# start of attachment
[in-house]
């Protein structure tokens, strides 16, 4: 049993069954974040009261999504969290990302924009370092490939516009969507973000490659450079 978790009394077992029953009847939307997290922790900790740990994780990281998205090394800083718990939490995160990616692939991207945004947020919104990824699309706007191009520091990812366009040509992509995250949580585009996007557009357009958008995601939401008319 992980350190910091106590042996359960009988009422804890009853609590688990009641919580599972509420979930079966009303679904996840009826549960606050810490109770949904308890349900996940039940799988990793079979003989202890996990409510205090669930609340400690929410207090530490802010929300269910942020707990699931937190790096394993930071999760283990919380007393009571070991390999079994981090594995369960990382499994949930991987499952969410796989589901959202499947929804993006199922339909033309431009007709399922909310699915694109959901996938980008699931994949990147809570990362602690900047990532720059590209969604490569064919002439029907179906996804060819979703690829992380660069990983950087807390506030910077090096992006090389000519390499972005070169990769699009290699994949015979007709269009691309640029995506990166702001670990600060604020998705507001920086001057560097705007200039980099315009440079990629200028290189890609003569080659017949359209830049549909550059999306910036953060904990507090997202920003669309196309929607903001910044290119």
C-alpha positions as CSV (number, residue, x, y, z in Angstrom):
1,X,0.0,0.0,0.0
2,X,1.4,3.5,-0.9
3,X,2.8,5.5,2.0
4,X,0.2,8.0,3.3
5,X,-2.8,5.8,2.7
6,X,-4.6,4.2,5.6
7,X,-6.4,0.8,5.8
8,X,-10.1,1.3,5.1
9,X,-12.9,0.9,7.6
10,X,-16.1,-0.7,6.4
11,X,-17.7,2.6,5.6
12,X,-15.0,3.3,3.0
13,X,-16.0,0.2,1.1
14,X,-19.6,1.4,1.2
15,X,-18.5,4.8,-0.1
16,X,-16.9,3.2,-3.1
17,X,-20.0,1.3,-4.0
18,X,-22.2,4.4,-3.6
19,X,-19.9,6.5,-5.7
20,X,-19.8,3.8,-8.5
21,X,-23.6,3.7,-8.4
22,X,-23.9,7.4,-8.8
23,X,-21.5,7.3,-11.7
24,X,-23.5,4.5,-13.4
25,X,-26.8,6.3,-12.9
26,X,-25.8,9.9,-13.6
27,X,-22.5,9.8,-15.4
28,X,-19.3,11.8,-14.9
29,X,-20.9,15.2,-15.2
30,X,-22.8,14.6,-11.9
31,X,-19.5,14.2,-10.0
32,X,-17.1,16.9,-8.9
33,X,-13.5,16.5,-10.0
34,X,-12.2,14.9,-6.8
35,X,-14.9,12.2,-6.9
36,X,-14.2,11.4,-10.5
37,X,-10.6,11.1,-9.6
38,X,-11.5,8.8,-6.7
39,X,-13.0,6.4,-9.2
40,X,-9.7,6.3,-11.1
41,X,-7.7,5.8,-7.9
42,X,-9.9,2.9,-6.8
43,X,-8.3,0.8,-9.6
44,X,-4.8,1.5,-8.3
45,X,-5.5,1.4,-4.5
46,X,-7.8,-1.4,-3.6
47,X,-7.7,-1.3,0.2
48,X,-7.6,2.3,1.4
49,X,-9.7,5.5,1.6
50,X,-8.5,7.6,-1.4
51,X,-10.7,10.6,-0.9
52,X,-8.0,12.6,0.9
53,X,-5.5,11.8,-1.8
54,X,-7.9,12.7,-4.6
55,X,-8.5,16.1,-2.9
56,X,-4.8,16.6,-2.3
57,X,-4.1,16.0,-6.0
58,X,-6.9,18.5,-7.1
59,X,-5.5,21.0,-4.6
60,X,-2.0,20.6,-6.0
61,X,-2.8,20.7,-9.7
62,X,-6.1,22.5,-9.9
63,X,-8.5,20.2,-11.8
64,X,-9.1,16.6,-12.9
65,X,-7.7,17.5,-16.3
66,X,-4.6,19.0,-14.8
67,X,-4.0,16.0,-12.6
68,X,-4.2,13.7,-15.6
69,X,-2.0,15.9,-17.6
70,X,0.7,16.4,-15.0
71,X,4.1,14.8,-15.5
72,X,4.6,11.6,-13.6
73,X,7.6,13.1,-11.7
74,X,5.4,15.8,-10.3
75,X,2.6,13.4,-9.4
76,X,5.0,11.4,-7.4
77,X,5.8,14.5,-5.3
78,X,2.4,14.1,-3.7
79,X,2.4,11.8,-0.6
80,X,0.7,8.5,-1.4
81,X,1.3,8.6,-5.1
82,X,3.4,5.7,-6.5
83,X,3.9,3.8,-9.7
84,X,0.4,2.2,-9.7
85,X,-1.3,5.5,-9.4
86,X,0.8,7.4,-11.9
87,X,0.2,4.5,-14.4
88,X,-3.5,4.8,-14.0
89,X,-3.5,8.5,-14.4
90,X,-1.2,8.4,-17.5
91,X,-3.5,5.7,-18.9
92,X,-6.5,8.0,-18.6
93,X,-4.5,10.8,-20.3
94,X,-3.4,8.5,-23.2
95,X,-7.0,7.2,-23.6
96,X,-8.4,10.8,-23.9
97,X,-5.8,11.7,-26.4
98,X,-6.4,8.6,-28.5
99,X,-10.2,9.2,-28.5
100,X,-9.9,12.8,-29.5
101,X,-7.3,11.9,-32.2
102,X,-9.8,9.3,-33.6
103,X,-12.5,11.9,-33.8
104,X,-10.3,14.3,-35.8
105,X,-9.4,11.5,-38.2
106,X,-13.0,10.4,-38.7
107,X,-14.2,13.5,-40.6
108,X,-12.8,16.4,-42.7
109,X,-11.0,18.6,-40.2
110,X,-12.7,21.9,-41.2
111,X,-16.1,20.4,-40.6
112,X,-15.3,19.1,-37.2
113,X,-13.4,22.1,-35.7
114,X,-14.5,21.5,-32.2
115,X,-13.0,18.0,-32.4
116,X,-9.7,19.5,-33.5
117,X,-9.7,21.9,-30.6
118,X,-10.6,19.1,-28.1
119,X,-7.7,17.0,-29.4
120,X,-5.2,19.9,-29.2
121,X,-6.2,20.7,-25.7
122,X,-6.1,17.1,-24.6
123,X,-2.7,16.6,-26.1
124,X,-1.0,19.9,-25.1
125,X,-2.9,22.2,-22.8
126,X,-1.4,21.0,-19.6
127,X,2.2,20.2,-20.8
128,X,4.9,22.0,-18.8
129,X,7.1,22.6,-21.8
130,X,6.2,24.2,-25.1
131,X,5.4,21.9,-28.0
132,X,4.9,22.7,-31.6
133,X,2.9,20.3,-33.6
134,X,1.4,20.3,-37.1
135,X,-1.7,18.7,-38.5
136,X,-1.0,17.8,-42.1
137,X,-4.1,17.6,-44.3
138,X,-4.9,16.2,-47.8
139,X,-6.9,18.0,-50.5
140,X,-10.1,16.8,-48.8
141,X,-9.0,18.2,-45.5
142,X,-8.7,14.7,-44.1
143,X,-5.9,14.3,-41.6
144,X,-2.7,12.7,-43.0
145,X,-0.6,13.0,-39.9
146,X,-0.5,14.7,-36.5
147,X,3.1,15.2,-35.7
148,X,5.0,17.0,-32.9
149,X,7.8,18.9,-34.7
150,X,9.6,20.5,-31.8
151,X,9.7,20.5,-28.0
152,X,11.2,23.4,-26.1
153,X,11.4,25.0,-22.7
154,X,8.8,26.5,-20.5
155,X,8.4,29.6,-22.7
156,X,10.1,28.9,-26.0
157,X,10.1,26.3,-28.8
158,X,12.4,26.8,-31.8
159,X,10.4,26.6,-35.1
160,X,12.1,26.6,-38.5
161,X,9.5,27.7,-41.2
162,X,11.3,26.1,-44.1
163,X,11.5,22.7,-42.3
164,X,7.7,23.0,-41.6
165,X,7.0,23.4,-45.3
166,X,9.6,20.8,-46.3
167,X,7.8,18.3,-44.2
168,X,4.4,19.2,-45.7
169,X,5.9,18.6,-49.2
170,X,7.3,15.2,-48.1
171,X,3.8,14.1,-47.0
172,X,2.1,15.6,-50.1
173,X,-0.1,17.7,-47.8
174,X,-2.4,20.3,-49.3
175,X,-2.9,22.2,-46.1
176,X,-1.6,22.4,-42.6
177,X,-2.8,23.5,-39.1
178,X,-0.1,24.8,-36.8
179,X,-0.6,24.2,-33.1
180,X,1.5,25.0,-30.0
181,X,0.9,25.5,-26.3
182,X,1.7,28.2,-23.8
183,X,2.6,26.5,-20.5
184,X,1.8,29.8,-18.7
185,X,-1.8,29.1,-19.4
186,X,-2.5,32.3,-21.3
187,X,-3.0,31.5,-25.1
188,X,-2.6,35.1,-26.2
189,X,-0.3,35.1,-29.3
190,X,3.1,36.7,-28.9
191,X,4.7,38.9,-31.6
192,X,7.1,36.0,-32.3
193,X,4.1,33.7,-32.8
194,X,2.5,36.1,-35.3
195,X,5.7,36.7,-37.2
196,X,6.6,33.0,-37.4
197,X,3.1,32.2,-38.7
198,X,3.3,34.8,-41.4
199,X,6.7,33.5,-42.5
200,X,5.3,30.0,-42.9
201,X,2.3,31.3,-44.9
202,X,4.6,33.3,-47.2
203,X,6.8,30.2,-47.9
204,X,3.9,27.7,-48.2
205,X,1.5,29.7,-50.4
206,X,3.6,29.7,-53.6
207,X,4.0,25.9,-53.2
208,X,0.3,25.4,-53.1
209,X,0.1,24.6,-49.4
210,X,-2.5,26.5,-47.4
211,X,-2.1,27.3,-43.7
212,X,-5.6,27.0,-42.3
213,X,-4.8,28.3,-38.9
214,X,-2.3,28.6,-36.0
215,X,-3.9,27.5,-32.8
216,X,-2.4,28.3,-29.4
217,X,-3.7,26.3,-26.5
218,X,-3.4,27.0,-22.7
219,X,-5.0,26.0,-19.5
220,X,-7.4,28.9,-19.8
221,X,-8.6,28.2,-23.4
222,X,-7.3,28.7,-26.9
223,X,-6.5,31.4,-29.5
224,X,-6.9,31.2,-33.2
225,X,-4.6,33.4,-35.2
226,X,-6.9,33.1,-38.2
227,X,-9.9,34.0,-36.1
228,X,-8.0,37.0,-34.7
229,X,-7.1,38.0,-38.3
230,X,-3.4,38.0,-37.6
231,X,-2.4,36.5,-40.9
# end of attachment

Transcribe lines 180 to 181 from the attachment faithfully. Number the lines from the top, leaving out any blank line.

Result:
177,X,-2.8,23.5,-39.1
178,X,-0.1,24.8,-36.8